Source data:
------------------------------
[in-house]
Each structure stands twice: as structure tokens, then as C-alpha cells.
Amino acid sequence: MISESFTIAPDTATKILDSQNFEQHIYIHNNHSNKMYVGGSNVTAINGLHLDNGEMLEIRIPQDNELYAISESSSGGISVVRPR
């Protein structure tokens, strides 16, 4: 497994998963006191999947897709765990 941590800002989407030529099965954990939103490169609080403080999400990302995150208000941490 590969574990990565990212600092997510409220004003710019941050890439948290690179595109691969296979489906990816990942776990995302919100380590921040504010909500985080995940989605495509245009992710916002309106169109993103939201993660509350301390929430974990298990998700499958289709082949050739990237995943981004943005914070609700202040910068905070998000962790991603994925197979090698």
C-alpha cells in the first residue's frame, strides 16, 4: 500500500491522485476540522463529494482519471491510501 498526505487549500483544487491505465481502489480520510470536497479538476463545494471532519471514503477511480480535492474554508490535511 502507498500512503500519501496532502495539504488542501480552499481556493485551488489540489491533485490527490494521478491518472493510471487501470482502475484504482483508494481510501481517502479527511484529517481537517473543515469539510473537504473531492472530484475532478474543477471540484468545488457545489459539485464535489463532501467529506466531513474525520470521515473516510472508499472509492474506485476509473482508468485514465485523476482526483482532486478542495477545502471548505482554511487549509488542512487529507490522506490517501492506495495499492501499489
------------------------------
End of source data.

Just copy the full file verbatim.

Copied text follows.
[in-house]
Each structure stands twice: as structure tokens, then as C-alpha cells.
Amino acid sequence: MISESFTIAPDTATKILDSQNFEQHIYIHNNHSNKMYVGGSNVTAINGLHLDNGEMLEIRIPQDNELYAISESSSGGISVVRPR
């Protein structure tokens, strides 16, 4: 497994998963006191999947897709765990 941590800002989407030529099965954990939103490169609080403080999400990302995150208000941490 590969574990990565990212600092997510409220004003710019941050890439948290690179595109691969296979489906990816990942776990995302919100380590921040504010909500985080995940989605495509245009992710916002309106169109993103939201993660509350301390929430974990298990998700499958289709082949050739990237995943981004943005914070609700202040910068905070998000962790991603994925197979090698």
C-alpha cells in the first residue's frame, strides 16, 4: 500500500491522485476540522463529494482519471491510501 498526505487549500483544487491505465481502489480520510470536497479538476463545494471532519471514503477511480480535492474554508490535511 502507498500512503500519501496532502495539504488542501480552499481556493485551488489540489491533485490527490494521478491518472493510471487501470482502475484504482483508494481510501481517502479527511484529517481537517473543515469539510473537504473531492472530484475532478474543477471540484468545488457545489459539485464535489463532501467529506466531513474525520470521515473516510472508499472509492474506485476509473482508468485514465485523476482526483482532486478542495477545502471548505482554511487549509488542512487529507490522506490517501492506495495499492501499489